Alice Hawkins (1863-1946), major figure in the Leicestershire Suffrage Society. This bronze statue was unveiled in 2018.
Sculptor: Sean Hedges-Quinn (b.1968)
Location: Green Dragon Square, Leicester.
Photo: Ciaran Roarty Wikimedia Commons
Dolores Ibarruri (1895-1989), activist, who fought for the Republican cause against Franco in the Spanish Civil War 1936-39. She was known as ‘La Pasionaria’, (the Passionflower). Commissioned by the International Brigade Association of Scotland as a memorial to the 2,100 British volunteers who fought for the Republican cause in the Spanish Civil War. The memorial has an inscription dedicated to the 534 volunteers who died, 65 of whom were from Glasgow. The plinth bears Ibarruri’s slogan ‘better to die on your feet than live forever on your knees.’ Erected in 1979, the statue was created from scrap iron and fibreglass and fell into disrepair, it was restored in 2010.
Sculptor: Arthur Dooley (1929-1994)
Location: On the banks of the Clyde between Jamaica Street and Howard Street, Glasgow, Scotland.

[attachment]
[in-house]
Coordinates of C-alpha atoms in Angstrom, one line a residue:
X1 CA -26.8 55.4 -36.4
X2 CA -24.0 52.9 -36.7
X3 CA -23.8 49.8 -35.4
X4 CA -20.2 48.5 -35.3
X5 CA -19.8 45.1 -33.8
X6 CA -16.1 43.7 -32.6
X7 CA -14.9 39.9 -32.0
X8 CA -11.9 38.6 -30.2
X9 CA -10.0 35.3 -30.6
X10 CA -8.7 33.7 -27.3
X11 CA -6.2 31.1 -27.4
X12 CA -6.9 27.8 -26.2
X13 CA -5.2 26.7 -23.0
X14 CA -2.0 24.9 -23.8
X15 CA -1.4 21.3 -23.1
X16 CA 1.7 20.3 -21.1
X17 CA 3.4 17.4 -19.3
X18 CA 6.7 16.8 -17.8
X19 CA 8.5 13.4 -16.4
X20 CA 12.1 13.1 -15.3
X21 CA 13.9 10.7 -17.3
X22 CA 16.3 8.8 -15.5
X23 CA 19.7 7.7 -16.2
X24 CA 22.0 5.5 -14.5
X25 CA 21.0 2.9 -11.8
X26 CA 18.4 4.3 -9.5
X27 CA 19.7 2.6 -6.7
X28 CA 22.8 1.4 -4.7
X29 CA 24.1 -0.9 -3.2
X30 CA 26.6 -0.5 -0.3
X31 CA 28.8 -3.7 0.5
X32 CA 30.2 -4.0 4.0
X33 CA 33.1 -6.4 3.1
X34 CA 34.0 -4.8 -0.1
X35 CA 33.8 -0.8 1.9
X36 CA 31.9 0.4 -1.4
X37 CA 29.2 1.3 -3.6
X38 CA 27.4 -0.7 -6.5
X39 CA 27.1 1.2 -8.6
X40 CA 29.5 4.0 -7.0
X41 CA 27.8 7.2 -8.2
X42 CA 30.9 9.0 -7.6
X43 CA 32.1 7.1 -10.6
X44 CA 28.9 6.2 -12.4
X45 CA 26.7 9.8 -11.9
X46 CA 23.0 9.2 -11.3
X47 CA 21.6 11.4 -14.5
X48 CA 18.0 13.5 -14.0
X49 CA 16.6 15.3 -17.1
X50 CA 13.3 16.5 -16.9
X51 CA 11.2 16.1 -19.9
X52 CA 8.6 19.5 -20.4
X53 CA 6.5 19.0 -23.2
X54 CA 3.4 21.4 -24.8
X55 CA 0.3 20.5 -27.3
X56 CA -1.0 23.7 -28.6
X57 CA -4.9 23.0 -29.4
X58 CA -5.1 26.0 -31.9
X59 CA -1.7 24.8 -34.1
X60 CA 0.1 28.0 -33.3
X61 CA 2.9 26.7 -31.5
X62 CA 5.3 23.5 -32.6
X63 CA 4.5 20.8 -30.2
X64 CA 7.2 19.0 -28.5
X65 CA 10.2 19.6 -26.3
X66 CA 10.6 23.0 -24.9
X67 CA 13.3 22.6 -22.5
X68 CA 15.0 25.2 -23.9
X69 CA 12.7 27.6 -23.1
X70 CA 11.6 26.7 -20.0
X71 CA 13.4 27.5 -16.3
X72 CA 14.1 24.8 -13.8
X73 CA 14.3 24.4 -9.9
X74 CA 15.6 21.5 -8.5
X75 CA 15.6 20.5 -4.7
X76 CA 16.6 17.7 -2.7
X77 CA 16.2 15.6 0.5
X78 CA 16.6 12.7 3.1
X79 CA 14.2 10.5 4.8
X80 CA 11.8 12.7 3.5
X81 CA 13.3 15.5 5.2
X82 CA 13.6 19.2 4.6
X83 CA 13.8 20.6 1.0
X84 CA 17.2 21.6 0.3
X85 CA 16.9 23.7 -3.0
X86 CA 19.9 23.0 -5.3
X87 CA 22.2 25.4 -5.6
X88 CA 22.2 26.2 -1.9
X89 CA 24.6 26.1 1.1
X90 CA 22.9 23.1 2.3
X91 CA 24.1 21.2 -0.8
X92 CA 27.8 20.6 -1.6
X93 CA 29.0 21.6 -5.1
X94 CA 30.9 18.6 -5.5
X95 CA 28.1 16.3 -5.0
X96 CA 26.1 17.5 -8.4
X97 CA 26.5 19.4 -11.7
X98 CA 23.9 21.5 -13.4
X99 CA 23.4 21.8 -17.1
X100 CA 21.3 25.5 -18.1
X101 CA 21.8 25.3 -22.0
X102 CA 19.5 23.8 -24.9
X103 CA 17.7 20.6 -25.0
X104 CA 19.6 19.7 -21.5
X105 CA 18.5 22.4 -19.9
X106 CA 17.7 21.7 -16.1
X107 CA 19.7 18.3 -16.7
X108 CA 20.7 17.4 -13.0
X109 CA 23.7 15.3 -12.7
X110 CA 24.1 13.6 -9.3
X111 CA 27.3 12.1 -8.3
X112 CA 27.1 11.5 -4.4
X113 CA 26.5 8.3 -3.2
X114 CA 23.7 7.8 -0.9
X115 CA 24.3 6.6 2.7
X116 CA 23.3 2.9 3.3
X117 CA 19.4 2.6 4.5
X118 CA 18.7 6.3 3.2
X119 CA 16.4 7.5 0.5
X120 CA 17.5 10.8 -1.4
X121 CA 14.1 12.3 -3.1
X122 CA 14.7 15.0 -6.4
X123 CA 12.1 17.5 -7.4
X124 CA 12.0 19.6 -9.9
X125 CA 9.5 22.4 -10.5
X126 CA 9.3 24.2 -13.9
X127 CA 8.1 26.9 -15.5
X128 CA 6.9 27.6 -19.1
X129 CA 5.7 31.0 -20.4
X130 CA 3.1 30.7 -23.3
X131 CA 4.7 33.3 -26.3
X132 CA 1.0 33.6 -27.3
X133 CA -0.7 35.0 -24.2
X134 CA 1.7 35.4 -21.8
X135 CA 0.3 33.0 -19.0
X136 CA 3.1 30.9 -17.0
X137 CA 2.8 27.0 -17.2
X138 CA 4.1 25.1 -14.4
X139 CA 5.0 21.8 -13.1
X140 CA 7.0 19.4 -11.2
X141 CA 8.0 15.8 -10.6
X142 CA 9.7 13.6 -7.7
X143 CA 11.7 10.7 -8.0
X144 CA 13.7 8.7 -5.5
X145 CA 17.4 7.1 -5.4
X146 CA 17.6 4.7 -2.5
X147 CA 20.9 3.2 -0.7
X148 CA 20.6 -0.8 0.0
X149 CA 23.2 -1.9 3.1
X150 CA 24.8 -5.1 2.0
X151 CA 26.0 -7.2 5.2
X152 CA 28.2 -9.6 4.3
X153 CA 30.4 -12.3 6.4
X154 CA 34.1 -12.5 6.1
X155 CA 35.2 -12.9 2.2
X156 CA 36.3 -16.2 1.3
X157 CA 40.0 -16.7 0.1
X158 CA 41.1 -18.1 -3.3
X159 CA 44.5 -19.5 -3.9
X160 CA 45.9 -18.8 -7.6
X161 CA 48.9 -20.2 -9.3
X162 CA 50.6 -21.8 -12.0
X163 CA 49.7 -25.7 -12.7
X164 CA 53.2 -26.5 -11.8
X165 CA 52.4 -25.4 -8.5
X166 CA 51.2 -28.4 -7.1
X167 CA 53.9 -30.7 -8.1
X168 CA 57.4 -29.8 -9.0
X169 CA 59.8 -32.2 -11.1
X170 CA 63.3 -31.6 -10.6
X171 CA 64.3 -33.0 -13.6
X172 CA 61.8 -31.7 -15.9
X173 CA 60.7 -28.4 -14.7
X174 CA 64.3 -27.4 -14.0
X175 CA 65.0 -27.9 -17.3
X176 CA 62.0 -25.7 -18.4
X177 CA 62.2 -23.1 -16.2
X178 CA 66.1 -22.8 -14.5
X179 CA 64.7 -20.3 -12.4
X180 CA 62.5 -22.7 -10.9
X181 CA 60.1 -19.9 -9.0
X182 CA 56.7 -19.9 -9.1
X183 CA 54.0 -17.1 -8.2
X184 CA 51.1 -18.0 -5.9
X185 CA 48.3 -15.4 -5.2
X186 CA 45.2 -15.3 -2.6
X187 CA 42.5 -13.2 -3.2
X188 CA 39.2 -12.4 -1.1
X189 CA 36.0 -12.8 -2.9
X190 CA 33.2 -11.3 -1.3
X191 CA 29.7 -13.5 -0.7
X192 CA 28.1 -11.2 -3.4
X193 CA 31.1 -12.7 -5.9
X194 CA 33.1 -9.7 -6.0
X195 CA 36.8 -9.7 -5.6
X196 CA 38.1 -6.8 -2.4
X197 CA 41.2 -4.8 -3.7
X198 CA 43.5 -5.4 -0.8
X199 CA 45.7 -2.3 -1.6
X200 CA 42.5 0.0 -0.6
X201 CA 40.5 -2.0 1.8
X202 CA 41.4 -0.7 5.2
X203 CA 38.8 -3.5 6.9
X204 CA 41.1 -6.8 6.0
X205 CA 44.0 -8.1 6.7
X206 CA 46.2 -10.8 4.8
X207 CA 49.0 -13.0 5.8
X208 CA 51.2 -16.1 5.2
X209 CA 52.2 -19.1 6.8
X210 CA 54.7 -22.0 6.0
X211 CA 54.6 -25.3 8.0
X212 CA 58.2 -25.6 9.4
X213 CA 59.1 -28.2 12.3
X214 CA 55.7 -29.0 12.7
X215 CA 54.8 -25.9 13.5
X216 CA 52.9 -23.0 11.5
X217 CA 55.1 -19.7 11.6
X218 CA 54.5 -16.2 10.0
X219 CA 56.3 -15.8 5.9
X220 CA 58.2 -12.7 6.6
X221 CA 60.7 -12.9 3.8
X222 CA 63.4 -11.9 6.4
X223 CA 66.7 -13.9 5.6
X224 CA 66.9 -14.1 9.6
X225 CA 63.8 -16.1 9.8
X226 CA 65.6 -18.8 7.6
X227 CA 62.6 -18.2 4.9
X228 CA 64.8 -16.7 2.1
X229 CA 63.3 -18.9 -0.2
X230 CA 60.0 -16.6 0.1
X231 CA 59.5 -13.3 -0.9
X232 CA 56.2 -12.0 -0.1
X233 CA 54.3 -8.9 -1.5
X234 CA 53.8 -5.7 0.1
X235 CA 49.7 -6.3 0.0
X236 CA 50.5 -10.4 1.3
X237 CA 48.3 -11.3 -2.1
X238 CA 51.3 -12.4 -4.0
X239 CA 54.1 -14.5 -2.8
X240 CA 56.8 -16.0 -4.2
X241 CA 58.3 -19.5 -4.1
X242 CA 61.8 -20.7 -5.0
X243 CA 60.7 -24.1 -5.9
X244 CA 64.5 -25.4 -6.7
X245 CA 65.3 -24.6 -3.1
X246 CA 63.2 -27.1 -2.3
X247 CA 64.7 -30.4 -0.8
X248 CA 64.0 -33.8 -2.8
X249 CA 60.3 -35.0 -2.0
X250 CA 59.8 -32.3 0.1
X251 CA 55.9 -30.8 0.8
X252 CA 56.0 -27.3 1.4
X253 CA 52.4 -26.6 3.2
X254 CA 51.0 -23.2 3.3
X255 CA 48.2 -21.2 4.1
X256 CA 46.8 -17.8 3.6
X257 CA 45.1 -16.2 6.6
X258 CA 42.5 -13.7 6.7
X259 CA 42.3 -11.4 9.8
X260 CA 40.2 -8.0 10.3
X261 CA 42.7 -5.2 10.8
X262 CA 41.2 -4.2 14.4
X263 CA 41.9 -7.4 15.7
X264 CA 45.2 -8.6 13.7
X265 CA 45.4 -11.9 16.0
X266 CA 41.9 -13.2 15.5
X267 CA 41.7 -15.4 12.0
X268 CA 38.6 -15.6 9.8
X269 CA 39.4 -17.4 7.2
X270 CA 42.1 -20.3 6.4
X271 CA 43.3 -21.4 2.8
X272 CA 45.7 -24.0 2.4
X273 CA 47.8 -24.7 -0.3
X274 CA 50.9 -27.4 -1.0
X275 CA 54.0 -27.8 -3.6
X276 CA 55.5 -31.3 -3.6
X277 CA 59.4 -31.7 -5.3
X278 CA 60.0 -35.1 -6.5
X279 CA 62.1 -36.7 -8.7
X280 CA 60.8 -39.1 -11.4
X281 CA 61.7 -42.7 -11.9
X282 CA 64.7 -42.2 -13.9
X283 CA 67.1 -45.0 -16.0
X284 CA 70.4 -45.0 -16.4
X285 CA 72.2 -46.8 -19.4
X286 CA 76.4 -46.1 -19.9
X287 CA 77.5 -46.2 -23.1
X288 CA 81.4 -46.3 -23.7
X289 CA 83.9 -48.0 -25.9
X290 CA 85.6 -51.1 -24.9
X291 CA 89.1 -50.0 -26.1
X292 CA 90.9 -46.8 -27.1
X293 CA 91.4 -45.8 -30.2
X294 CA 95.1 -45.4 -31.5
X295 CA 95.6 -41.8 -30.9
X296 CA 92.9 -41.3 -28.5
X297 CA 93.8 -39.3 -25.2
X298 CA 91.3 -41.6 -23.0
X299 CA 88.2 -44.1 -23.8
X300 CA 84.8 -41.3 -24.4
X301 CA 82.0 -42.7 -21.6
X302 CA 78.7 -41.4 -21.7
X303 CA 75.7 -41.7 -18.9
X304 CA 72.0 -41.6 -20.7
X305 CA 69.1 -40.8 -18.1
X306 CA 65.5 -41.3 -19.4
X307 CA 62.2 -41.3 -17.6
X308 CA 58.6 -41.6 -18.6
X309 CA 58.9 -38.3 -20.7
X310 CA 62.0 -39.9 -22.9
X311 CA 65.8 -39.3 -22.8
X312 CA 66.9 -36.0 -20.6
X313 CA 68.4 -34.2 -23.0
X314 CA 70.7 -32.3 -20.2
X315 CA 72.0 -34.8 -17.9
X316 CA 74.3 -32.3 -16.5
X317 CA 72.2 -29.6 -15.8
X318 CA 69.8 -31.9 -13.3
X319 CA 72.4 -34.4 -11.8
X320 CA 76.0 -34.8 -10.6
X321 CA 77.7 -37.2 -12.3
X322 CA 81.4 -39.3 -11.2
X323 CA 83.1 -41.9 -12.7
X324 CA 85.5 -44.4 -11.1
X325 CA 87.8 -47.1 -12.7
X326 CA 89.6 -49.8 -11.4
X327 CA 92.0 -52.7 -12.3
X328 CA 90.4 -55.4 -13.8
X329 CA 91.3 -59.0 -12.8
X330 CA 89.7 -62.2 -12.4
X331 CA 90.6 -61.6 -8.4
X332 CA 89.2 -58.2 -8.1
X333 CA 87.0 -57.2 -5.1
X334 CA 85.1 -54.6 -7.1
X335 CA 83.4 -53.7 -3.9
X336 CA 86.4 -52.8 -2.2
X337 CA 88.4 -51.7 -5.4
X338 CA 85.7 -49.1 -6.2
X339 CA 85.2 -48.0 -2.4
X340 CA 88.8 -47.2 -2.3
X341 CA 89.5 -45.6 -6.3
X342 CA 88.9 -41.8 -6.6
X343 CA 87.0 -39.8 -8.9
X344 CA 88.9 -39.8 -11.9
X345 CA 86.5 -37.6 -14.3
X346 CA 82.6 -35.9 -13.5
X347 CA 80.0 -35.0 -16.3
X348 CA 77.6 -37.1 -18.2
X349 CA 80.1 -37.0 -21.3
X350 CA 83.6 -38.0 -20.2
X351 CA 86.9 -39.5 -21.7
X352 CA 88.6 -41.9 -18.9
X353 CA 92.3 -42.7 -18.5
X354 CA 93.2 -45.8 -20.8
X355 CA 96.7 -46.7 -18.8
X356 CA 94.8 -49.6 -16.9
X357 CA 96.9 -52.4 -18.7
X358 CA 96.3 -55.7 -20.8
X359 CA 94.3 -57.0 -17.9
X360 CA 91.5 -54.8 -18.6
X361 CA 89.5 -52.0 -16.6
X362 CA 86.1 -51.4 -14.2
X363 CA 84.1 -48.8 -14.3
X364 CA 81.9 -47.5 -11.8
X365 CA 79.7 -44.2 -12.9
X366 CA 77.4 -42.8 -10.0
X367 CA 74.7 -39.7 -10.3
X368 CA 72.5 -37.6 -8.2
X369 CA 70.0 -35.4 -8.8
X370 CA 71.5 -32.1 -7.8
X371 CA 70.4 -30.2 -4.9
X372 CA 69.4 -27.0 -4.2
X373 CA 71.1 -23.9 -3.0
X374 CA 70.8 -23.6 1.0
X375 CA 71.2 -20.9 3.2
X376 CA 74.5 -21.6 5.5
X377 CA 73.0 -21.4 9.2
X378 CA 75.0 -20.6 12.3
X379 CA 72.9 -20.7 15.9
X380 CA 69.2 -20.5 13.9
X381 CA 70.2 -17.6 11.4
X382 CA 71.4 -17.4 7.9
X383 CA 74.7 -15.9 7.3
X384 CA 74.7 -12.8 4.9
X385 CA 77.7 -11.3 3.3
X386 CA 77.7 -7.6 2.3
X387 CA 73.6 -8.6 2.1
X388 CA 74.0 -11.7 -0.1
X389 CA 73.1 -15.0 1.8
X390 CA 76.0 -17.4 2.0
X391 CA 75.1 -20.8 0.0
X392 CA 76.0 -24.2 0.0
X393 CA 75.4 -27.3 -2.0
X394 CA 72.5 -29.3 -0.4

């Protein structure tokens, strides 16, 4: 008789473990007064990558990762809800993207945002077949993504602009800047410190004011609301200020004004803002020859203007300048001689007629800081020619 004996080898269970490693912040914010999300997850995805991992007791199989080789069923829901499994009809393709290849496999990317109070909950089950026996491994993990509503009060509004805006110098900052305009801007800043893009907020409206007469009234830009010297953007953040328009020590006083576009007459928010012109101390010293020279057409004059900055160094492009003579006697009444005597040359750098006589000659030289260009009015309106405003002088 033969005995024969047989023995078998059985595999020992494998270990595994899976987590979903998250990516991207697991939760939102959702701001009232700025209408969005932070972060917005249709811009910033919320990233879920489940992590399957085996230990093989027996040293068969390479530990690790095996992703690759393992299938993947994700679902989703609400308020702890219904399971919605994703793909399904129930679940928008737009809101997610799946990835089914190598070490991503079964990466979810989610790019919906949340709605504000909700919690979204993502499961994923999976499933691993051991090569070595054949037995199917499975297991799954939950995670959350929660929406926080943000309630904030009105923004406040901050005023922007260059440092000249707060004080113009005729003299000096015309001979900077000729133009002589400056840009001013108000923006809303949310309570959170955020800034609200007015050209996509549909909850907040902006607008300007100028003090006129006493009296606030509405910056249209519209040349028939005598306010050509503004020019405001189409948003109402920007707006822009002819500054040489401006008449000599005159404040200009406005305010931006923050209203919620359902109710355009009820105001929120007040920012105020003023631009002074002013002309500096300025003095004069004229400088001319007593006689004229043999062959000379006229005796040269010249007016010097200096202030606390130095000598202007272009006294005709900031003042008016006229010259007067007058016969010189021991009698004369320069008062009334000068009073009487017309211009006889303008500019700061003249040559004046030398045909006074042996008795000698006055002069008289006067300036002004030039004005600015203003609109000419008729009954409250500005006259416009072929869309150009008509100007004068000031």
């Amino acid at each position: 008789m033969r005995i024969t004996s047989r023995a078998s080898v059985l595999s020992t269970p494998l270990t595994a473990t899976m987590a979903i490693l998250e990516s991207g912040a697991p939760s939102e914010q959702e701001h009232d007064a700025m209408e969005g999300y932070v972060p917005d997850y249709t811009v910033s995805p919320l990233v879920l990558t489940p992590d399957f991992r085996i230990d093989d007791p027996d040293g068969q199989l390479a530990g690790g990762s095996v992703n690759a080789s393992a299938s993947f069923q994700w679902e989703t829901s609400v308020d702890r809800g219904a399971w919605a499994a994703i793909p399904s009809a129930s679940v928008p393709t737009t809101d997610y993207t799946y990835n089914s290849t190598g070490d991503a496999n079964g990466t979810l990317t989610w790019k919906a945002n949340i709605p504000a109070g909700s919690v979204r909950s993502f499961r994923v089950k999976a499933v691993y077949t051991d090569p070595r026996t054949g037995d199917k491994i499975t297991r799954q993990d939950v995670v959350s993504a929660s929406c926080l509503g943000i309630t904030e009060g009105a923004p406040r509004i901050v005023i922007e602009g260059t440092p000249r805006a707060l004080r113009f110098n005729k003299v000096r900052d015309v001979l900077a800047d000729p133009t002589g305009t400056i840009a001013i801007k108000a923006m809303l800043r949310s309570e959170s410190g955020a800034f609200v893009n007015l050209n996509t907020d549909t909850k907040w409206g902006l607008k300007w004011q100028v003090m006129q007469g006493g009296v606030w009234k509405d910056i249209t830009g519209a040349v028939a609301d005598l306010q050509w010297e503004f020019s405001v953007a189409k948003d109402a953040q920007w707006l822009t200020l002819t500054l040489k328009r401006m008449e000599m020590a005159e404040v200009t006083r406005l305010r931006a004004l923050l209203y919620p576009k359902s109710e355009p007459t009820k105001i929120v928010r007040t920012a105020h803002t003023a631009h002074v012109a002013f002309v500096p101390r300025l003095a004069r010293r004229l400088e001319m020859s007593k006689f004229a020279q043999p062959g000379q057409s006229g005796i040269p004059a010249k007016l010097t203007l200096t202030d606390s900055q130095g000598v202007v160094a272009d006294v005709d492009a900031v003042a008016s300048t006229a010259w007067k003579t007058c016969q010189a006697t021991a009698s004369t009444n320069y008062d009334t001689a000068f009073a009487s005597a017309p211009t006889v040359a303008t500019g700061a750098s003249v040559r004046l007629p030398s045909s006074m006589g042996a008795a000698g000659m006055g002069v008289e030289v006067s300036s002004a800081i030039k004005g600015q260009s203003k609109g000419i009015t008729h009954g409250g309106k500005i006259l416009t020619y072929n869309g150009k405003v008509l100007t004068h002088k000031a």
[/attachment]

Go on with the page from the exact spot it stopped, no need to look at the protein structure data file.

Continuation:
Photo: Nilfanion Wikimedia Commons
Annie, Lady Jerningham (1850-1902), philanthropist. Her memorial, a white marble statue on grey granite base, signed: O. P. Penachini, dated 1906, was erected 1908. Listed Grade II. For further details see Historic England and Paul Usherwood, Jeremy Beach and Catherine Morris, Public Sculpture of North-East England, LUP 2000, pp. 14-15.
Sculptor: O. P. Pennacchini
Designers: Sir Hubert Jerningham and Walter Ingram
Location: Bankhill, Marygate, Berwick-upon-Tweed, Northumberland.
Photo: David Wright from geograph.org.uk
Amy Johnson CBE (1903-1941), pioneering aviator, first woman to fly solo from England to Australia. The statue in Portland stone on a concrete base was erected by the Amy Johnson Memorial Committee on 18 June 1974.
Sculptor: Harry Ibbetson